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RE: Paralititan (mangrove swamps)



Tracy and Josh,
Aren't the soils (muds) of mangrove swamps usually anoxic and therefore an unusually ideal area for fossil preservation?
If so, couldn't it be a fluke of preservation. In other words, perhaps Paralititan usually lived in other habitats, but only got fossilized if one happened to wander into such a swamp and died there.
I don't have any firm conviction either one way or the other (non-theropods don't interest me much). Just playing devil's advocate for the sake of discussion.
---Ken
*******************************************************
From: "Tracy Ford" <dino.hunter@home.com>
Reply-To: dino.hunter@home.com
To: <graydon@dsl.ca>, "Dinonet \(E-mail\)" <dinosaur@usc.edu>
Subject: RE: Paralititan pronunciation or ... GHOTIUGH, the Fish
Date: Mon, 4 Jun 2001 20:58:50 -0700



-----Original Message-----
From: owner-dinosaur@usc.edu [mailto:owner-dinosaur@usc.edu]On Behalf Of
Graydon
Sent: Monday, June 04, 2001 8:31 PM
To: dinosaur@usc.edu
Subject: Re: Paralititan pronunciation or ... GHOTIUGH, the Fish

On Mon, Jun 04, 2001 at 07:34:41PM -0300, João S. Lopes Filho scripsit:
> After all these discussion about pronunciation, phonetics and
> Antiquity, we can conclude that the pronunciation of Paralititan is
> not difficult. The pronunciation in English is what is actually very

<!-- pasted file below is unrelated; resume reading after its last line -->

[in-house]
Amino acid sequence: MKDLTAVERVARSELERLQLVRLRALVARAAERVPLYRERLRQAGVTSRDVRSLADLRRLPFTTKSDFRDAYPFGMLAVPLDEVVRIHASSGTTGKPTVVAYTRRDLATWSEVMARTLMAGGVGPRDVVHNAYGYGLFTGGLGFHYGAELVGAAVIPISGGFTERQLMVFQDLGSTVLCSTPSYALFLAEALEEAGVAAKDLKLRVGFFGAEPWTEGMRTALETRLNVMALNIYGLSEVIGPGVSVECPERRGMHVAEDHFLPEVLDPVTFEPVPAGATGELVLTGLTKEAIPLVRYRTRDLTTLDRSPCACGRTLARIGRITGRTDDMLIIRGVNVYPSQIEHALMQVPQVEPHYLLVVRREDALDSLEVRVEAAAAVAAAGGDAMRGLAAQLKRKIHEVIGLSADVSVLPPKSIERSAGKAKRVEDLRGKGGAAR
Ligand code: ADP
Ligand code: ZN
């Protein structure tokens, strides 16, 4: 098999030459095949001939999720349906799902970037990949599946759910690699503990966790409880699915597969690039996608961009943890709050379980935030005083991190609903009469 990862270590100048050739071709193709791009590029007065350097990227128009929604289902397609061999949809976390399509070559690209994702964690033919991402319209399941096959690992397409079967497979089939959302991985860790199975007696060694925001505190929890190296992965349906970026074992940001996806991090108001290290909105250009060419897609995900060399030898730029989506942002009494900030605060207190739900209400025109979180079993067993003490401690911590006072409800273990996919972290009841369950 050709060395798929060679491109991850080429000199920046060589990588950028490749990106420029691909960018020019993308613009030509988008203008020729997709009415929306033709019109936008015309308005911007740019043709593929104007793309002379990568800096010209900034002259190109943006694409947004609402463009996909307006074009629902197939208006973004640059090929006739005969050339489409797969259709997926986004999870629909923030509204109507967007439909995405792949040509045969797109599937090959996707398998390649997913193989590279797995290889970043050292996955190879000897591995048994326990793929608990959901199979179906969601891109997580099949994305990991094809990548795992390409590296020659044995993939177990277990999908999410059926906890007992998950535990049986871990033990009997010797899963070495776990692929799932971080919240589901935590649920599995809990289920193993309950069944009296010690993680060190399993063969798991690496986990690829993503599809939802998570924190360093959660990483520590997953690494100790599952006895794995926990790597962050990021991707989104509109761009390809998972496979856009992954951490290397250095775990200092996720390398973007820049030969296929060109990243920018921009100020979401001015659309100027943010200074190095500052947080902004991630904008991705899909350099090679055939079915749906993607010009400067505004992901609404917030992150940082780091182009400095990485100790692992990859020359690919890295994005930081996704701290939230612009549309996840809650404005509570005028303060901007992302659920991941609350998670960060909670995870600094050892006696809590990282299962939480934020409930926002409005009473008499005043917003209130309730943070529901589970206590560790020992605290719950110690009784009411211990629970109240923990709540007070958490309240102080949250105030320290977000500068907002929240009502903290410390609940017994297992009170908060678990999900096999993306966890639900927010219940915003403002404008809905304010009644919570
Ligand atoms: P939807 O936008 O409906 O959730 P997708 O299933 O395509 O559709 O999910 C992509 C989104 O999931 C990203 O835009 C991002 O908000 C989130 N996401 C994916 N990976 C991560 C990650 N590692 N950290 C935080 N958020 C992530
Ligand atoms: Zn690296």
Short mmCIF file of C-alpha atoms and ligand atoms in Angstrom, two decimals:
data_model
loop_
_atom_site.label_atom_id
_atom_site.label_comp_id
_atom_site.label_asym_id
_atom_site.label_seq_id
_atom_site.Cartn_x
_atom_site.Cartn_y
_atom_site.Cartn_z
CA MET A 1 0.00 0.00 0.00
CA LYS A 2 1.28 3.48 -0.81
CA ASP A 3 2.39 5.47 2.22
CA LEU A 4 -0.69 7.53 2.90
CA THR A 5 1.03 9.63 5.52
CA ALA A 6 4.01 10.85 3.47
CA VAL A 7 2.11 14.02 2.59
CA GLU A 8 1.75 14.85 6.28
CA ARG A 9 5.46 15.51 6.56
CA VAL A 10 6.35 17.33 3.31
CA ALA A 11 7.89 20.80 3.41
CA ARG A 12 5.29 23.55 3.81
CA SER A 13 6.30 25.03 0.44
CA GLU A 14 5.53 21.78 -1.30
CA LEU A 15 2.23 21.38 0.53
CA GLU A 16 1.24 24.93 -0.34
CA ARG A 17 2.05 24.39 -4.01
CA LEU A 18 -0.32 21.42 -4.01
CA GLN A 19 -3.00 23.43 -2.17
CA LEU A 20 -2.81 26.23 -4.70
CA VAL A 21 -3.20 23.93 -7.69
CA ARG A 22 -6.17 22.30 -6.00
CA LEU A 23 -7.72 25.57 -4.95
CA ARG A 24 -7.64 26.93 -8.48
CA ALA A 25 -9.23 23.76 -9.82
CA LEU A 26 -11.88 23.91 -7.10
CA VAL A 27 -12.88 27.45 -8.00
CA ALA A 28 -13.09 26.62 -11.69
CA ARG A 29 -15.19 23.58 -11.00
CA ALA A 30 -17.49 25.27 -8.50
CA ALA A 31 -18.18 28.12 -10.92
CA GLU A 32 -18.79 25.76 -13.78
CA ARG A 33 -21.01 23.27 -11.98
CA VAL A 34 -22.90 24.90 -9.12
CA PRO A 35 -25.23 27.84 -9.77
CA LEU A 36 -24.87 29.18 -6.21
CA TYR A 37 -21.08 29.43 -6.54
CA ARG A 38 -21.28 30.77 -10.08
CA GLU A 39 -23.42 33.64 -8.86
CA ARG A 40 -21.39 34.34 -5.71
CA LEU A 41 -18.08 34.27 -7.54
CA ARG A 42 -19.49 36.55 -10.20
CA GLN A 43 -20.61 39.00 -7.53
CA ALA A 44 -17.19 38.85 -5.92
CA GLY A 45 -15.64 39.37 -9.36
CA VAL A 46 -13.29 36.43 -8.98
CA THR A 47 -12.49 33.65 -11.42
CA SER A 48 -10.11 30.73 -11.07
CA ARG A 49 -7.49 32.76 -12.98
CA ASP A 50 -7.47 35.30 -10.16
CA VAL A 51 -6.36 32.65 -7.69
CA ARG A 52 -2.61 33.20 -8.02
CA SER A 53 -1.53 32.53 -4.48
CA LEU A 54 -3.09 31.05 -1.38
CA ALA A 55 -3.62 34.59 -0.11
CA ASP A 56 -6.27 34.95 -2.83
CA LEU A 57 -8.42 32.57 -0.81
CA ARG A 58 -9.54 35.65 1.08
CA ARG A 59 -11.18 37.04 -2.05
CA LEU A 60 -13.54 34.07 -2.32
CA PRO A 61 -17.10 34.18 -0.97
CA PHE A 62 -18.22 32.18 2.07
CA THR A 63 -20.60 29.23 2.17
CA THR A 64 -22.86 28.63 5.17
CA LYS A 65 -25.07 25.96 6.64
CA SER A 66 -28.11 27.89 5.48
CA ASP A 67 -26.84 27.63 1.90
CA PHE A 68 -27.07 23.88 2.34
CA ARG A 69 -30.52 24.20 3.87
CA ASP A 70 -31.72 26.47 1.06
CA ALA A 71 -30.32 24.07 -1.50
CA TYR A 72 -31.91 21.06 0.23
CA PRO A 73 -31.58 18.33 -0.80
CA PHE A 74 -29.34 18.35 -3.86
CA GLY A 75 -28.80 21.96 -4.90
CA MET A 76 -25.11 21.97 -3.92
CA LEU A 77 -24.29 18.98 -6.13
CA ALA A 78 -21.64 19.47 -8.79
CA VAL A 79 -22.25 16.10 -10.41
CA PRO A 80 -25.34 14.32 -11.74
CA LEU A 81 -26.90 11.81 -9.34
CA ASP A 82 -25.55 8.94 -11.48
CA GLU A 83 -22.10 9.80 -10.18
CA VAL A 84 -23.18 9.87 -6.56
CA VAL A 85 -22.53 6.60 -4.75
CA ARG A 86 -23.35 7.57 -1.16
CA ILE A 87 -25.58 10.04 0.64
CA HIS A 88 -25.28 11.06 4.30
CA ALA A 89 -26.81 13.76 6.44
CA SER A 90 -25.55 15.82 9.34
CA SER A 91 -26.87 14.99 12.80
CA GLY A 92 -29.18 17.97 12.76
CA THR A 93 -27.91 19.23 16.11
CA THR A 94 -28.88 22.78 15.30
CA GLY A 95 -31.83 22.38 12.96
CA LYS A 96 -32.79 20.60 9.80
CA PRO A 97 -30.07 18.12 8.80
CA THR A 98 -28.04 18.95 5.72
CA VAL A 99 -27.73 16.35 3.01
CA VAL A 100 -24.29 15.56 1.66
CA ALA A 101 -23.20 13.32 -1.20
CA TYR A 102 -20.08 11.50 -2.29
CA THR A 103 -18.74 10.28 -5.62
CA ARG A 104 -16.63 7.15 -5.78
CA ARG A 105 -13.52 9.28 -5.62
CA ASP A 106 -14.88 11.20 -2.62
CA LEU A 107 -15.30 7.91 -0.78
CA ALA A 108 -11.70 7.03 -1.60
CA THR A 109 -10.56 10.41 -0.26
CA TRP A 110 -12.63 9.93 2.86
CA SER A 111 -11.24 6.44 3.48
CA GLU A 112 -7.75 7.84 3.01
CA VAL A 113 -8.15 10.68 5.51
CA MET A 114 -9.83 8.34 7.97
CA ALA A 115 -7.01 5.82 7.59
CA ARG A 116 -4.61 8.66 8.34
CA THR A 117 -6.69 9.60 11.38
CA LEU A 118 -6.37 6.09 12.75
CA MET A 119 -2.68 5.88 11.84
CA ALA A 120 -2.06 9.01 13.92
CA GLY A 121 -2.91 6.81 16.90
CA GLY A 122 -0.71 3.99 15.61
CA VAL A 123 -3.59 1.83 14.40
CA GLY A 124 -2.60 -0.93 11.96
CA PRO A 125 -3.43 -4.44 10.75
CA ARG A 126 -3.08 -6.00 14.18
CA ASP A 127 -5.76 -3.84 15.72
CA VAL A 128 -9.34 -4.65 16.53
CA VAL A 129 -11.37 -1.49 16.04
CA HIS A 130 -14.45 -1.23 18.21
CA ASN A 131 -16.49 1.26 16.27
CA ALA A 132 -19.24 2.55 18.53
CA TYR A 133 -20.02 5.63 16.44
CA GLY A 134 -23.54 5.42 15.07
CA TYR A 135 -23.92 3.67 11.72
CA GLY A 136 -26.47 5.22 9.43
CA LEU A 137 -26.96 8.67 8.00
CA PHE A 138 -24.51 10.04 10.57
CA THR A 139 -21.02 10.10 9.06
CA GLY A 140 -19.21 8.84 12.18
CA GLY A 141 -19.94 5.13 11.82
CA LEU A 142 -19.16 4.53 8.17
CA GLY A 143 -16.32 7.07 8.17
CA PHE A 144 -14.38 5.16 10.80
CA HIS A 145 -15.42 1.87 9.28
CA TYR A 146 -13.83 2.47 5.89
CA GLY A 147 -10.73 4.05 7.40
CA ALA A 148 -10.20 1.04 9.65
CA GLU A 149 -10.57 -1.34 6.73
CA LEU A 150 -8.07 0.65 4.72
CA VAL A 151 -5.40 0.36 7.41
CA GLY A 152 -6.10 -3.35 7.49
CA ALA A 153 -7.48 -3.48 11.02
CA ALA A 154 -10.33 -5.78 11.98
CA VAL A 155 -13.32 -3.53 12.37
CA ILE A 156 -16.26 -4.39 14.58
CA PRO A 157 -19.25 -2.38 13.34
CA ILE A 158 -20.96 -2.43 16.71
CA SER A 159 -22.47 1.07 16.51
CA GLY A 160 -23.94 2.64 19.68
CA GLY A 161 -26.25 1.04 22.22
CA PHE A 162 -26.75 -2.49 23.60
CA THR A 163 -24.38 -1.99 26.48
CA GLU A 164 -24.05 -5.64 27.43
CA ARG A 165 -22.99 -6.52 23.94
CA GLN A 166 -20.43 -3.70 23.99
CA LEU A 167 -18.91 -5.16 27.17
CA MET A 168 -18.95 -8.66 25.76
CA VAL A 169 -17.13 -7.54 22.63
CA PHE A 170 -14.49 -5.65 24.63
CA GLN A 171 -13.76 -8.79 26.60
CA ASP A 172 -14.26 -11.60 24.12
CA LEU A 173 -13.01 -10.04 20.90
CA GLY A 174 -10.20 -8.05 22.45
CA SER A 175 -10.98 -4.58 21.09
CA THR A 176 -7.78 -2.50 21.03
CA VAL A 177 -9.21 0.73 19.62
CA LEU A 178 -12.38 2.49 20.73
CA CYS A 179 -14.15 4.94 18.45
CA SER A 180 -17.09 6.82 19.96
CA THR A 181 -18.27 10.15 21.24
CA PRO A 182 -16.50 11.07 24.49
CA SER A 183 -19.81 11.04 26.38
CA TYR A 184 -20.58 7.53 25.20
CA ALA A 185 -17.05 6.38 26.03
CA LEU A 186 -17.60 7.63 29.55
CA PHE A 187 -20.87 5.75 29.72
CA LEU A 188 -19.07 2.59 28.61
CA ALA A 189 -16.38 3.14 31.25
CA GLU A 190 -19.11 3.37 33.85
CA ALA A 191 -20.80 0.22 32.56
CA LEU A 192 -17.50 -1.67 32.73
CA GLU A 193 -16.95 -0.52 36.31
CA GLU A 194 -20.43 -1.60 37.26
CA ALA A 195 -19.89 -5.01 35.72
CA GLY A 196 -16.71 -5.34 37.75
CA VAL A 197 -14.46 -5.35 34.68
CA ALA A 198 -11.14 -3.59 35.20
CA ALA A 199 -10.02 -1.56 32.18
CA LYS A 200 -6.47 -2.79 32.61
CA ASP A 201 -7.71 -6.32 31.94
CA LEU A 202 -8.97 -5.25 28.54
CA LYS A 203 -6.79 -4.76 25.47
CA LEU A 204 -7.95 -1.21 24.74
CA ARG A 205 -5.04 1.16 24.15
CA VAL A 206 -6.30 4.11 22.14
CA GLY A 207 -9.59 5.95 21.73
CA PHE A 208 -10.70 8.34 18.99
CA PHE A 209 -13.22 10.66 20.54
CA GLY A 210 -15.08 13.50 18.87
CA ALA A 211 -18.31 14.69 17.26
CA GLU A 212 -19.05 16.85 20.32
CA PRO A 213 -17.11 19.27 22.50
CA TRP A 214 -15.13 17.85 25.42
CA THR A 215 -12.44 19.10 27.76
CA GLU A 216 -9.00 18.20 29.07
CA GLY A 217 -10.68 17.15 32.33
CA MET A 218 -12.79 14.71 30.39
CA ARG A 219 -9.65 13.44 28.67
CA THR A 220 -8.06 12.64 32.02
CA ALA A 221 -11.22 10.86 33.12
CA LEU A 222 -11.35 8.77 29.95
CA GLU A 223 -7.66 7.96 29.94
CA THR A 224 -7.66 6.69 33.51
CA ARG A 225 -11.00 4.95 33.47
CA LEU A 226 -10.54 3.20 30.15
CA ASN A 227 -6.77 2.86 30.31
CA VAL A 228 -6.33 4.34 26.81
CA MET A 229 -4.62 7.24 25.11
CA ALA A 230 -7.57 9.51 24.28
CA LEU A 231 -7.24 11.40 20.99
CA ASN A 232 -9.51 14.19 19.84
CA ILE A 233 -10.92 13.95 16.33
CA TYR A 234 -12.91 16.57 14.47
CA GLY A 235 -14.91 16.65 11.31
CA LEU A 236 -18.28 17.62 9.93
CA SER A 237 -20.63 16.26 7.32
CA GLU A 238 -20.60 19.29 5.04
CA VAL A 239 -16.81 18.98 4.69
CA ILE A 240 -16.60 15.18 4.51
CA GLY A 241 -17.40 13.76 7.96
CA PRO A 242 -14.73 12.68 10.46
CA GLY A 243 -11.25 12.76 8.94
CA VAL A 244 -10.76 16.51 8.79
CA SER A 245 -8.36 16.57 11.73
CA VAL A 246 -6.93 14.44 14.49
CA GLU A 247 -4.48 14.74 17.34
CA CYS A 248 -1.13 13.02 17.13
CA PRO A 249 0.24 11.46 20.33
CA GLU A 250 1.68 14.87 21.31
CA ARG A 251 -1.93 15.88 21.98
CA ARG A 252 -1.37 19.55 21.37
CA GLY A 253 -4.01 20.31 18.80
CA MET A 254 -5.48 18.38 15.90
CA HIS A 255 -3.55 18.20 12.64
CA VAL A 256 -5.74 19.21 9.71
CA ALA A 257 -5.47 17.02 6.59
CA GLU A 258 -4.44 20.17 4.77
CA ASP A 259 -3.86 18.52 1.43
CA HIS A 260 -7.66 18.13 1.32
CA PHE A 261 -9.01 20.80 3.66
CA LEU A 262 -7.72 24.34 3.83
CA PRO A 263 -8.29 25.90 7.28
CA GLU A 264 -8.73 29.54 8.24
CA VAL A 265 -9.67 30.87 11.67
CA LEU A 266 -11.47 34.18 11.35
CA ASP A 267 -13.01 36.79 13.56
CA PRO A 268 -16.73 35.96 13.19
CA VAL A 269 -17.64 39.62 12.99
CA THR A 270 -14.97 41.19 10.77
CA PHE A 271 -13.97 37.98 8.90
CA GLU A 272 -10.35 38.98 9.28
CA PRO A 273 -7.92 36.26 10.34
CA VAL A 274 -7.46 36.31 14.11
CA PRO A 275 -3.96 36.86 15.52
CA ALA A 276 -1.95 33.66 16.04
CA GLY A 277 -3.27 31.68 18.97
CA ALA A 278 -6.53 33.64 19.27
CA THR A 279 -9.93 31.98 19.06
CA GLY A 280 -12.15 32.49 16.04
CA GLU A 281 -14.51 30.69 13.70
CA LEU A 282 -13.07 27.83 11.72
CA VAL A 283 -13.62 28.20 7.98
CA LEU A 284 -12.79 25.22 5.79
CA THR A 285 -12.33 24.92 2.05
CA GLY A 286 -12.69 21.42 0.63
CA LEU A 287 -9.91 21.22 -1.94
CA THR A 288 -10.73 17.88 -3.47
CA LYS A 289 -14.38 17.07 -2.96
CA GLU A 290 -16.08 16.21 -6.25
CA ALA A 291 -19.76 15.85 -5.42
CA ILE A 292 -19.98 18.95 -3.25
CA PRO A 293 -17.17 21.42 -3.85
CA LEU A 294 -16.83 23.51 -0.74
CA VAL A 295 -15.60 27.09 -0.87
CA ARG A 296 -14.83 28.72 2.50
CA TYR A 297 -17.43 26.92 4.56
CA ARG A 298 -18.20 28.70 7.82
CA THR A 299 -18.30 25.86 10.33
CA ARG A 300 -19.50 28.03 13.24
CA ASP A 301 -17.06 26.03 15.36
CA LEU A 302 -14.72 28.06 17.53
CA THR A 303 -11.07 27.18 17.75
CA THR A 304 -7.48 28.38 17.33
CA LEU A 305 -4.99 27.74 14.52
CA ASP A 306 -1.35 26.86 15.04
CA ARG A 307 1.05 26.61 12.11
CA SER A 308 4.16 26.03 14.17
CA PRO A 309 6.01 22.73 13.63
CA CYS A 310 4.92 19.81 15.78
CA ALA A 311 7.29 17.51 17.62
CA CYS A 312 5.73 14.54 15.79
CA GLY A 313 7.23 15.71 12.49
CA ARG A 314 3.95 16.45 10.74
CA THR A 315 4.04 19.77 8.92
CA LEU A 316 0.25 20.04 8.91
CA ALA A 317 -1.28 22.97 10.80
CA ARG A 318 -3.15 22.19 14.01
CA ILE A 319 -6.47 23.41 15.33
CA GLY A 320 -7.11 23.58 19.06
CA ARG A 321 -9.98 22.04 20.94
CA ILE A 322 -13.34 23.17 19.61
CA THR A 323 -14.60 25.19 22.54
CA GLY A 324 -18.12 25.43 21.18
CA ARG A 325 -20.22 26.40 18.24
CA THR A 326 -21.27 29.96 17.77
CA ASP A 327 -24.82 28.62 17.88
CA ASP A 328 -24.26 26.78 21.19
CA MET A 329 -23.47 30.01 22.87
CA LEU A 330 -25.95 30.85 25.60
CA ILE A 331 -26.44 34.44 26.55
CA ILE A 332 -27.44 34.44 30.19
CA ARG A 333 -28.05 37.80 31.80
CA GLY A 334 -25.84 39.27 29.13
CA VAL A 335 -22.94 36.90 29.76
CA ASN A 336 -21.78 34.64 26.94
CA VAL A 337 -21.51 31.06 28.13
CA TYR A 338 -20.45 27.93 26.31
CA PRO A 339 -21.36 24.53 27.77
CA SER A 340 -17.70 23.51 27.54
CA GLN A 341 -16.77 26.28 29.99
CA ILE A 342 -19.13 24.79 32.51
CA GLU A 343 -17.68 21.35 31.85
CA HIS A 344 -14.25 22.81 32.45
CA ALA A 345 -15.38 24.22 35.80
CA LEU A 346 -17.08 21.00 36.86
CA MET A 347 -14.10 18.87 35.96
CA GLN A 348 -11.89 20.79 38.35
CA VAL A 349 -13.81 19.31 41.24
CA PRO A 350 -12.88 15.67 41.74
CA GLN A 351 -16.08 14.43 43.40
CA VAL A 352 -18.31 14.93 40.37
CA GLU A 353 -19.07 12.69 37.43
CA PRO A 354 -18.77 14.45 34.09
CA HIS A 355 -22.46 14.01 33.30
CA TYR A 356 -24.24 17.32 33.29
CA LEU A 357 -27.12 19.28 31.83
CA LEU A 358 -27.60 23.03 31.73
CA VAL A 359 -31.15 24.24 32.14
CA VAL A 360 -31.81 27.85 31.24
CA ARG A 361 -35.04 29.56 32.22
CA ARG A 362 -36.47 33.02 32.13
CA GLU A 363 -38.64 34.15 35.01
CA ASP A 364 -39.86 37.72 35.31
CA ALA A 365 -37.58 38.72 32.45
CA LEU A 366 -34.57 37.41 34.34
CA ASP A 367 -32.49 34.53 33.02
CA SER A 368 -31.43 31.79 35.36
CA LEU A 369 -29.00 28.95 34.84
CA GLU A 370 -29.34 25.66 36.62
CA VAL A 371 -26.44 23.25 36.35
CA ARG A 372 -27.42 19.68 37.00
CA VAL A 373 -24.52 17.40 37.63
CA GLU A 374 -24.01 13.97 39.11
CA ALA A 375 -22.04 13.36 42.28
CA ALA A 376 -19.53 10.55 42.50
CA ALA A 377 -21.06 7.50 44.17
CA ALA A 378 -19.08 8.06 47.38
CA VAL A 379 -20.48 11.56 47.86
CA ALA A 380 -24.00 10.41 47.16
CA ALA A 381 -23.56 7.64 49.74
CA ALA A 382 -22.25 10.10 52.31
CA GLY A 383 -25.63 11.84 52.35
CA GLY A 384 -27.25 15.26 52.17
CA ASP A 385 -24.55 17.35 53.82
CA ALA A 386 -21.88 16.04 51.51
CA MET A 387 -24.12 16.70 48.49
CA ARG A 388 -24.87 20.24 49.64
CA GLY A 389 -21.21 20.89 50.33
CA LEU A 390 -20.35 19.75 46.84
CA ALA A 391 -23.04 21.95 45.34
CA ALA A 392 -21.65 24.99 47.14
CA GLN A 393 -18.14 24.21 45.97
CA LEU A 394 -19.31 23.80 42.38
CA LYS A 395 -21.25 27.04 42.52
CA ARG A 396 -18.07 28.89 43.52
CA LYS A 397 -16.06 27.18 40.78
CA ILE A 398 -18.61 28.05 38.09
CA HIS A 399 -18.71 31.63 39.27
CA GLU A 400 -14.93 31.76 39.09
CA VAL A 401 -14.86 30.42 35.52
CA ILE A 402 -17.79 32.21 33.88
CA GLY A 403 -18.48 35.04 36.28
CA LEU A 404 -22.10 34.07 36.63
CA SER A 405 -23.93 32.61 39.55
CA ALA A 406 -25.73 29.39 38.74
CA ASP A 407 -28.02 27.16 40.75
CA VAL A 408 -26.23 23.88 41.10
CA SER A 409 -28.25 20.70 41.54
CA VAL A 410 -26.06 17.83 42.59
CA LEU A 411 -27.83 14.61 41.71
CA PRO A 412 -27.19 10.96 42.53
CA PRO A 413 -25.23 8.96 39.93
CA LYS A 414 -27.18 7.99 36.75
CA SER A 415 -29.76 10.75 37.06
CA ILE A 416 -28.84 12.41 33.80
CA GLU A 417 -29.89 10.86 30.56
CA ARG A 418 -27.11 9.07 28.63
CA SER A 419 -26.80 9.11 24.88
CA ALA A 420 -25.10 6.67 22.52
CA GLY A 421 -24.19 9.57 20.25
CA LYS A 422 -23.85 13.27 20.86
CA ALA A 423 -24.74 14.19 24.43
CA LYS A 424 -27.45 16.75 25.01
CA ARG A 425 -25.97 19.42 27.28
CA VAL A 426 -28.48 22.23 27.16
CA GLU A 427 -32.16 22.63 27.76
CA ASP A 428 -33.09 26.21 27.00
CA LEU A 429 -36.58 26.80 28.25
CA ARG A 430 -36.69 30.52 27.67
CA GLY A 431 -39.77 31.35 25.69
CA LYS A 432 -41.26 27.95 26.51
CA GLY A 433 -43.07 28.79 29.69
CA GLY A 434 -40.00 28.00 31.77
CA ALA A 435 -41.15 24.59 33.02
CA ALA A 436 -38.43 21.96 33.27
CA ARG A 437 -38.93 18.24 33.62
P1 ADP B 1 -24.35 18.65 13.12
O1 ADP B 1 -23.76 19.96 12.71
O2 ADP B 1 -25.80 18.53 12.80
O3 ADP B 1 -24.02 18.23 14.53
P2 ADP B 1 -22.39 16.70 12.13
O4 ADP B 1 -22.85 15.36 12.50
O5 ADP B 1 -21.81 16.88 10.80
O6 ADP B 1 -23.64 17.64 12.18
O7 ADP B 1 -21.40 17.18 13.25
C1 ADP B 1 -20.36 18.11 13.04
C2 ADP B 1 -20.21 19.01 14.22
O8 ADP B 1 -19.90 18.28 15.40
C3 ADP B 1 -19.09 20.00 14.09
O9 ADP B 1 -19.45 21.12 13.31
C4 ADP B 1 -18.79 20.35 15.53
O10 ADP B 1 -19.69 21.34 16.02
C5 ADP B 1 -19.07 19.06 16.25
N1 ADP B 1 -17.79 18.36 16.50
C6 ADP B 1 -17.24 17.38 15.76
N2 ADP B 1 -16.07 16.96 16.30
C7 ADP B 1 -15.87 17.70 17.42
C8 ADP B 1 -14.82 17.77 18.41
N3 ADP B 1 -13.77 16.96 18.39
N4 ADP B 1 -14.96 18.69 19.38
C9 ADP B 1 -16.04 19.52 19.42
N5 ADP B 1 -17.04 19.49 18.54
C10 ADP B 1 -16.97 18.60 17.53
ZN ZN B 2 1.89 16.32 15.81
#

> difficult, because English writing is so far from a phonetic writing.
> Remember Bernard Shaw's "GHOTIUGH".

I have no language other than English, and my first guess as
pronunciation turns out to have been correct.  I really don't think it's
at all difficult as a name; unusual, yes, and I had no idea what it
meant, but it isn't in any way difficult to *say*.

I am very interested in a big sauropod that lives in a mangrove swamp,
though -- do the excavators think it lived there, or died there?


Not to steal Josh, Matt et al's thunder. Last year at the SVP Josh said that
it lived there and it was two big to have floated there. Also part of his
slide presentation was about them going to a mangrove swamp and doing
research on it. Josh can tell everyone about what he dropped in the swamp :>


There is some very interesting implications. Large sauropods, theropods
walking around the swamp, avoiding the giant croc's and giant coelacanths
swimming about (also sharks etc.). I was talking to some fossil dealers
about the area that the Morocco material is coming from and they think that
that area was also a mangrove swamp. Could all of northern African coast
been a swamp?

Tracy L. Ford
P. O. Box 1171
Poway Ca  92074


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